Monday, June 10, 2013

Poetic Musings: Summer Grass Haiku by Basho

summer grass:
all that remains
of warriors' dreams

translated by David Landis Barnhill (Barnhill, p. 93)

Commentary: The poem above comes from a haibun in the Hiraizumi section, one of the climactic passages of Basho’s most-read travel journal, Narrow Road to the Interior (Oku no Hosomichi):

The glory of three generations of Fujiwara vanished in the space of a dream; the remains of the Great Gate stood two miles in the distance. Hidehira’s headquarters had turned into rice paddies and wild fields. Only Kinkeizan, Golden Fowl Hill, remained as it was. First, we climbed Takadachi, Castle-on-the-Heights, from where we could see the Kitakami, a broad river that flowed from the south. The Koromo River rounded Izumi Castle, and at a point beneath Castle-on-the-Heights, it dropped into the broad river. The ancient ruins of Yasuhira and others, lying behind Koromo Barrier, appear to close off the southern entrance and guard against the Ainu barbarians. Selecting his loyal retainers, Yoshitsune fortified himself in the castle, but his glory quickly turned to grass. “The state is destroyed, / rivers and hills remain. / The city walls turn to spring, / grasses and trees are green. “With these lines from Tu Fu in my head, I lay down my bamboo hat, letting the time and tears flow (Shirane, pp. 237-8).

Basho’s haiku operates on two axes. The fragment (line 1) is a scenic description from the present world, the site of a formal battlefield; the phrase (lines 2 and 3) "refers to the passage of time: the summer grasses are the 'aftermath' of the dreams of glory." (ibid., p. 238) Thematically speaking, this haiku resonates well with its immediately preceding prose, the opening lines from Tu Fu's poems: "The state is destroyed, / rivers and hills remain./ The city walls turn to spring, / grasses and trees are green." Furthermore, this dual vision of a former battlefield can be found in its Chinese archetype in “The True Treasury of the Ancient Style: Essay on Mourning for the Dead at an Ancient Battlefield” by Li Hua, in which " the poet gazes down at an old battlefield, imagines the terrible carnage, listens to the voices of the dead, before returning to the present to ponder the meaning of the past." (Ibid., p. 239) In juxtaposing these disparate worlds, past and contemporary, Japanese and Chinese, the dreams in Basho's haiku are the dreams of not only Japanese warriors, but also of those who have fought their battles. More importantly, summer grasses (natsukusa), a classical seasonal word for summer, was to be associated with "eroticism and fertility." (Ibid.) Through allusion to Tu Fu's famous poem on the transience of civilization, Basho transformed this seasonal word into the one associated with the "ephemerality of human ambitions." (Ibid.)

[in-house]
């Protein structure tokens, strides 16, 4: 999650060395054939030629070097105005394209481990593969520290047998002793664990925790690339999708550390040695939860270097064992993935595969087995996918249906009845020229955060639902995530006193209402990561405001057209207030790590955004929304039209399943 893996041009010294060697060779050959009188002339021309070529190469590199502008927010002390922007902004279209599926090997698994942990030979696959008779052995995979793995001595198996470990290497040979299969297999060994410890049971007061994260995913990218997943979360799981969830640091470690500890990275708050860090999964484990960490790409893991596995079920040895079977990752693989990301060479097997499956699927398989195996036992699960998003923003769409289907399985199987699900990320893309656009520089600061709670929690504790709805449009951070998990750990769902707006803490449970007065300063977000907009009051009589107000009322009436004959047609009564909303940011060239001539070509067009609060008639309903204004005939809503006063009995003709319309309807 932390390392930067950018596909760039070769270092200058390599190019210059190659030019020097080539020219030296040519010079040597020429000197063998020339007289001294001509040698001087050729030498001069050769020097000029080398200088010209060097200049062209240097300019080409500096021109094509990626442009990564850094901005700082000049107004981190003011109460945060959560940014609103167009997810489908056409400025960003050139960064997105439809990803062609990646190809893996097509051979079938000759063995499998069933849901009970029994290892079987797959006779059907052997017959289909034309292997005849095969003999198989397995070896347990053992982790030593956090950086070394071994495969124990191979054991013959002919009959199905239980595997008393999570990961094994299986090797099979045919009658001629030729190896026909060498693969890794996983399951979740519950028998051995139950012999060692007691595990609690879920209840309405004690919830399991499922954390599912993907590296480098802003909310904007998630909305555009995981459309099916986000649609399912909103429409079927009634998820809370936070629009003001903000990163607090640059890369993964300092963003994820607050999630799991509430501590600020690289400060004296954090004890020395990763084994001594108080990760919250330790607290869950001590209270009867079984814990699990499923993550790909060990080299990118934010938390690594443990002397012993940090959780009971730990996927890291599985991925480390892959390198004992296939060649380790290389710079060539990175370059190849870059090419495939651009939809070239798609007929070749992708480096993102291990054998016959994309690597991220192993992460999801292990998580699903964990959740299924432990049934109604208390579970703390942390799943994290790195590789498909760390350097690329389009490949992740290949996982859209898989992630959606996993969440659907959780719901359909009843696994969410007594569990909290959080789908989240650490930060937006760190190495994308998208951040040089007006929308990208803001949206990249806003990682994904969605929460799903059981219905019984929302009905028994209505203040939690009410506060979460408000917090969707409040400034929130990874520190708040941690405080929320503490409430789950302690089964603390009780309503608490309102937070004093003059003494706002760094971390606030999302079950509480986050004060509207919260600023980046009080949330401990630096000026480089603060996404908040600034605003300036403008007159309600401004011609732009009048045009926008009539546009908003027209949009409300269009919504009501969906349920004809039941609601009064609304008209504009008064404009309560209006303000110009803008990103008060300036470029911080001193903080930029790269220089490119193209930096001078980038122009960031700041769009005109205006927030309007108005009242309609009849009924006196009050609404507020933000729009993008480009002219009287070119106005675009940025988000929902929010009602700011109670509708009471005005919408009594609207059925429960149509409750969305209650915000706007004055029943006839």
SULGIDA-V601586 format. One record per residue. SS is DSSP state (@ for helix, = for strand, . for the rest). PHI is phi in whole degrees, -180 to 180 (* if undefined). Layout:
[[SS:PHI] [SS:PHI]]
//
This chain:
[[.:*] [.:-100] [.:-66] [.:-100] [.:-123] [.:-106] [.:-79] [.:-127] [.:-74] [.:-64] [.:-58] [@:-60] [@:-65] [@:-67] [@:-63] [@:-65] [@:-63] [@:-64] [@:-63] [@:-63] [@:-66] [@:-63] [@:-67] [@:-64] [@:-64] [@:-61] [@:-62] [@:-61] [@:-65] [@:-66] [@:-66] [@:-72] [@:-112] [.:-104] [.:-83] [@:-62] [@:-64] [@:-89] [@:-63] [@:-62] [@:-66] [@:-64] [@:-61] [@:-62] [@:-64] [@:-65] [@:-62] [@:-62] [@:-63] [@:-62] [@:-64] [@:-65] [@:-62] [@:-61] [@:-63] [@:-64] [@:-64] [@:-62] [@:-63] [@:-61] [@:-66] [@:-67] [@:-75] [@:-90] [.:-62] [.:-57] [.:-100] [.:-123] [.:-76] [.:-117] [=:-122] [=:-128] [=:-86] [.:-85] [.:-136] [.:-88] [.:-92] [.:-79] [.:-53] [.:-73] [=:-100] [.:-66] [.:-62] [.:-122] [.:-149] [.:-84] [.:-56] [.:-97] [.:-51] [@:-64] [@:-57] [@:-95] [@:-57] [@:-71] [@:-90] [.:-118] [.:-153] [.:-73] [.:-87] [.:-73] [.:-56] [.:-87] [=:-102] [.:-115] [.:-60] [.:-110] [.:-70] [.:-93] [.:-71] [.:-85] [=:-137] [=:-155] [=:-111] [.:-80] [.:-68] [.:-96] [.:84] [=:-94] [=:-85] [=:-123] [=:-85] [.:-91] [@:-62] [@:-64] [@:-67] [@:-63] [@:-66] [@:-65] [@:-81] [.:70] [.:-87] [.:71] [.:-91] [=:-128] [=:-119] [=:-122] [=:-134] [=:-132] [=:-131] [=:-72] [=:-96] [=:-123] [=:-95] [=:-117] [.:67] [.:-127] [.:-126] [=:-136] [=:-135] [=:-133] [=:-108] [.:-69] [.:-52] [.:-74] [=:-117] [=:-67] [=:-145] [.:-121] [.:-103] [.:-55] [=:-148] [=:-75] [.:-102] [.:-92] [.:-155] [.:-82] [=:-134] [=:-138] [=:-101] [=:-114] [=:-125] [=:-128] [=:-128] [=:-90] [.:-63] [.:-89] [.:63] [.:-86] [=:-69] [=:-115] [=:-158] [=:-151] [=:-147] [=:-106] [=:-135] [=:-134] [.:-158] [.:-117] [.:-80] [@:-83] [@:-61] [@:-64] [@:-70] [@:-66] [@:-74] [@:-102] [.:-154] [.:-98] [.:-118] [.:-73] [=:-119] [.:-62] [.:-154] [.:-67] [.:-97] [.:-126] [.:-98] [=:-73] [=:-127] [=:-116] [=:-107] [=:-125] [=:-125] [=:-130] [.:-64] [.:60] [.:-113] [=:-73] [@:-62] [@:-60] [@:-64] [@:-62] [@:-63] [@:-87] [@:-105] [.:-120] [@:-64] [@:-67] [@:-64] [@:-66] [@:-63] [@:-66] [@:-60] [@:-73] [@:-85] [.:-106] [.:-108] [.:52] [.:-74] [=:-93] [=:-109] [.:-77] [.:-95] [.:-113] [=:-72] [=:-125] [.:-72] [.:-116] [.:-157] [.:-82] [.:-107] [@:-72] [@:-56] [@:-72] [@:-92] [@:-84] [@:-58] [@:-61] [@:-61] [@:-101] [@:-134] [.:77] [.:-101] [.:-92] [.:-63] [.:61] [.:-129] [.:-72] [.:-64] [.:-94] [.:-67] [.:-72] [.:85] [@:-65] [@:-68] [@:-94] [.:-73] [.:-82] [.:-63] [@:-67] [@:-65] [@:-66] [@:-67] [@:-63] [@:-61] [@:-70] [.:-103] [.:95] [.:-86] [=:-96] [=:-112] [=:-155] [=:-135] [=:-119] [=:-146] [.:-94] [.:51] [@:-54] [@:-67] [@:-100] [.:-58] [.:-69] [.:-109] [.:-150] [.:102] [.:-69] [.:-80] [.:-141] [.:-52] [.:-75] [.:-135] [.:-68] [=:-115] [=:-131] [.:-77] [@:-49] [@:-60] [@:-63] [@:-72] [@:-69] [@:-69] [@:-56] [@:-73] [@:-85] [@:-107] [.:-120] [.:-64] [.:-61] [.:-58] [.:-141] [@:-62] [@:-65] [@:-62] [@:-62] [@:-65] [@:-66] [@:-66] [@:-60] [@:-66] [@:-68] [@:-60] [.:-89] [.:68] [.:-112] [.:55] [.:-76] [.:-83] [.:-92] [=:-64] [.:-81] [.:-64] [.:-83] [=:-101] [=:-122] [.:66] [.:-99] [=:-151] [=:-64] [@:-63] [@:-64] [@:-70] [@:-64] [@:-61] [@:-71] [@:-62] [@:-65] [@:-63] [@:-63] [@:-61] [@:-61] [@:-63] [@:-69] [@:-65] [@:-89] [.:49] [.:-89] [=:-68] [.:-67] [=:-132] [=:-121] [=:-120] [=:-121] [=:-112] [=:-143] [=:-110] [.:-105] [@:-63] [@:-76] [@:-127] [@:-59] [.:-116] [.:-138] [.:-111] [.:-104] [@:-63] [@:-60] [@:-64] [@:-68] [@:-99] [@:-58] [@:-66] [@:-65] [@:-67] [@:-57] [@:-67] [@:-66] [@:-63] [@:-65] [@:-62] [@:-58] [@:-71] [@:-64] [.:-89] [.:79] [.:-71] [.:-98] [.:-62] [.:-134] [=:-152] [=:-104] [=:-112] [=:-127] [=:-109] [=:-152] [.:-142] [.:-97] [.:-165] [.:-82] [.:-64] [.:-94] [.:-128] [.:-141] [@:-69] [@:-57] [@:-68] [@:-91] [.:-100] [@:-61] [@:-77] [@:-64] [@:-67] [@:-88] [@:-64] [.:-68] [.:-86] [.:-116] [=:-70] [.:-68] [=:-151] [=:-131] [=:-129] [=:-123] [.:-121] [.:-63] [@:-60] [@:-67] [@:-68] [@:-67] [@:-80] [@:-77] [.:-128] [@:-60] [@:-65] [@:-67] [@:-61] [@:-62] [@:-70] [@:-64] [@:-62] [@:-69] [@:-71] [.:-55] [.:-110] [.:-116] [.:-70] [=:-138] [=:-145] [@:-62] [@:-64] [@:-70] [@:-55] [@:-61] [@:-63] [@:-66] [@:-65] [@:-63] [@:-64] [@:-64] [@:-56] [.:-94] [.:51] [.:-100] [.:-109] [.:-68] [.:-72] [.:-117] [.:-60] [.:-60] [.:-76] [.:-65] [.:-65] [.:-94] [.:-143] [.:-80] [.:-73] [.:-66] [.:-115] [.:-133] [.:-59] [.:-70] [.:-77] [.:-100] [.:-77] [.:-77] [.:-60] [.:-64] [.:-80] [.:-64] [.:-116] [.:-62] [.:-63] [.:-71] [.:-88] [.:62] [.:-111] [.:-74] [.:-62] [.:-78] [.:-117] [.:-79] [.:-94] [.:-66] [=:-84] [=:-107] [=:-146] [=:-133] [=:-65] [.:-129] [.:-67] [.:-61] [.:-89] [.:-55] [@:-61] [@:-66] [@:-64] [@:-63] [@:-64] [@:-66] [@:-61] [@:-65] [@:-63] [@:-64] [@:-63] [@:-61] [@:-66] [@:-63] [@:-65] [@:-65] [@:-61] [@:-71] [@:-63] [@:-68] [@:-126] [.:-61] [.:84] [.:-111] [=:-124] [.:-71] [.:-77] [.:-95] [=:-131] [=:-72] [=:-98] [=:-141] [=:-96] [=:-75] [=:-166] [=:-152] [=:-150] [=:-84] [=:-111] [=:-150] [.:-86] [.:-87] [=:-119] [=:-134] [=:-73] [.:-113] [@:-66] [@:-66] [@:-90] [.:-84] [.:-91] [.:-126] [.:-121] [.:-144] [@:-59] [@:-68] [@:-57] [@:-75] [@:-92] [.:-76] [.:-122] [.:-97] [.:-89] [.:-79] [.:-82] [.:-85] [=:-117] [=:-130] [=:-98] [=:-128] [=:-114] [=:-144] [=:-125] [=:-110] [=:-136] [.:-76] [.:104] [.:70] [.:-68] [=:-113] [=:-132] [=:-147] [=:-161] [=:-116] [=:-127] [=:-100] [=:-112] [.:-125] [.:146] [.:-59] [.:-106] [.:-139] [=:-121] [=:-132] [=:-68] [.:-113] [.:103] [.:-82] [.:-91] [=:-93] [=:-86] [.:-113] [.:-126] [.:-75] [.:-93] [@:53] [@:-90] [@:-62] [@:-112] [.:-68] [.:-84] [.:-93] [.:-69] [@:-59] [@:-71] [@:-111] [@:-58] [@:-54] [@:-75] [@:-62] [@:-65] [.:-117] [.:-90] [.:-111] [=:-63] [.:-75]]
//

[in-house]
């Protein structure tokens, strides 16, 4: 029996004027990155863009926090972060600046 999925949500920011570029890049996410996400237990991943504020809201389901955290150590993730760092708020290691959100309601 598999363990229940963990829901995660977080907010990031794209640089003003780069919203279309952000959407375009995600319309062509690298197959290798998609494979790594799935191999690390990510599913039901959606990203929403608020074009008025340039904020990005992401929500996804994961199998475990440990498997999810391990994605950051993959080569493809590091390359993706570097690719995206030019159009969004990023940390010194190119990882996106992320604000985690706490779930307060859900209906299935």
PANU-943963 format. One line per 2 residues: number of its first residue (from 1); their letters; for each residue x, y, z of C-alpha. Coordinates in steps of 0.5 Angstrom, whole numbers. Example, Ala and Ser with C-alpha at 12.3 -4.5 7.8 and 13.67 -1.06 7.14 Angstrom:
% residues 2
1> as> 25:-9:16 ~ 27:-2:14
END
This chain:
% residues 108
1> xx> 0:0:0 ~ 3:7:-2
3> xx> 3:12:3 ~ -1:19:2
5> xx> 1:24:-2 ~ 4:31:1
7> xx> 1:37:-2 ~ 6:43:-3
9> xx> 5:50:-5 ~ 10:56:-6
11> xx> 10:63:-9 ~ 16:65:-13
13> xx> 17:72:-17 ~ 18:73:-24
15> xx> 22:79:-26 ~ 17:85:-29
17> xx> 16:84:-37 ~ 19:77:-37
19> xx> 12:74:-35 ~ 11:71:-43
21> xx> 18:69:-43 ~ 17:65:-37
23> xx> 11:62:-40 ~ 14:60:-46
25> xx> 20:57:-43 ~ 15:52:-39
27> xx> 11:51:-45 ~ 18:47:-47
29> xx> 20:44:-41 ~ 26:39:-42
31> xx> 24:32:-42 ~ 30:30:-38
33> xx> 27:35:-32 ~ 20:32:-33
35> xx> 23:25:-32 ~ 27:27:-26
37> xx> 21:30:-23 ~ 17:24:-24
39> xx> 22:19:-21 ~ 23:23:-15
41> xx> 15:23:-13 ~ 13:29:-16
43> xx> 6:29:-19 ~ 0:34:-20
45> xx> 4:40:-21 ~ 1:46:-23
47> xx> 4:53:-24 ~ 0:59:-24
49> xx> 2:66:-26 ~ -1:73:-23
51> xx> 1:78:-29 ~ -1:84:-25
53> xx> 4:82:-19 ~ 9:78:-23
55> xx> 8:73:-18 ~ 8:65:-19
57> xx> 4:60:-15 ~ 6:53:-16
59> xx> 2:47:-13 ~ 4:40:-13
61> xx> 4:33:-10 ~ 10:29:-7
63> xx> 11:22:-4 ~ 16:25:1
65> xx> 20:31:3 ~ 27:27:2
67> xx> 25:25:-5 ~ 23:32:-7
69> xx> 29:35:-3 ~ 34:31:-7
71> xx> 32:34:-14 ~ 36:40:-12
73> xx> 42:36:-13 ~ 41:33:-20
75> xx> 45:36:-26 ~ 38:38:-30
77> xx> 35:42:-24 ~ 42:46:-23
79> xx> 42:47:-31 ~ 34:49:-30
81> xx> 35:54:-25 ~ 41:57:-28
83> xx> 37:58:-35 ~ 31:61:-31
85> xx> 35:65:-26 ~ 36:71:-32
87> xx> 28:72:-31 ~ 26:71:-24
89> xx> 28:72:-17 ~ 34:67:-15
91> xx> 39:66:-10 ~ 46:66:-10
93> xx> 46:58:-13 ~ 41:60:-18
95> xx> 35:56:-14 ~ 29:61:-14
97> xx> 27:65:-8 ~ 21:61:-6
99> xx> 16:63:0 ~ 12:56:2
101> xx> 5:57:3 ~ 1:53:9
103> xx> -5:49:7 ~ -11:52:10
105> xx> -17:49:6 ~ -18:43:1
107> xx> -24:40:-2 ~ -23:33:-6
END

As Koji Kawamoto emphasizes in his essay dealing with the use and disuse of tradition in Basho's haiku, "the key to [haiku's] unabated vigor lies in Basho's keen awareness of the utility of the past in undertaking an avant-garde enterprise, which he summed up in his famous adage "fueki ryuko," (Kawamoto, p. 709) which literally means "the unchanging and the ever-changing." This haikai poetic ideal was advocated during his trip through the northern region of Japan. He stressed that "haikai must constantly change (ryuko), find the new (atarashimi), shed its own past, even as it seeks qualities that transcend time." (Shirane, p. 294) However, his notion of the new "lay not so much in the departure from or rejection of the perceived tradition as in the reworking of established practices and conventions, in creating new counterpoints to the past." (Ibid., p.5) In Edo culture, the ability to create the new through the old was a more preferred form of newness than the ability to be unique and individual. (Ibid.) This Japanese view of "newness" still pervades and is in sharp contrast with that of the West .


David Landis Barnhill, Basho’s Haiku: Selected Poems of Matsuo Basho, Albany, N.Y.: State University of New York Press, 2004.

Haruo Shirane, Traces of Dreams: Landscape, Cultural Memory, and the Poetry of Basho, Stanford, Calif.: Stanford University Press, 1998.

Koji Kawamoto, “The Use and Disuse of Tradition in Basho’s Haiku and Imagist Poetry,” Poetics Today, Vol. 20, No. 4 (Winter, 1999).


  1. Below is Basho's Japanese original:

    natsukusa ! ya | tsuwamonodomo | ga | yume | no | ato

    summer-grass | : | warriors | ' | dream | 's | trace

    The following is Tu Fu's poem to which Basho's haiku alludes:

    A Spring View by Tu Fu; Translated by David Landis Barnhill

    The nation broken, mountains and rivers remain;
    spring at the old castle, the grasses are deep.
    Lamenting the times, flowers bring forth tears;
    resenting separation, birds startle the heart.

  2. When faced with the excruciating events and resulting anguish and loss of Fukushima, this very same haiku by Basho is what came to mind when I wrote the following haiku as a contribution to the anthology "We Are All Japan":

    samurai bones in spring rains

    Donna Fleischer
    "We Are All Japan" (Wilson and Vasic, 2012)

    Thank you for your fine essay here.


  3. Hi! Donna:

    Many thanks for sharing your thought, and for your beautifully-crafted haiku, which stirs the reader's emotion and reflection.


  4. Thank you, Chen-ou, for your kind response.


  5. Best commentary (criticism) of this haiku, maybe, is said best by Shiki:


    No glory in the gore of war, just broken, destroyed families....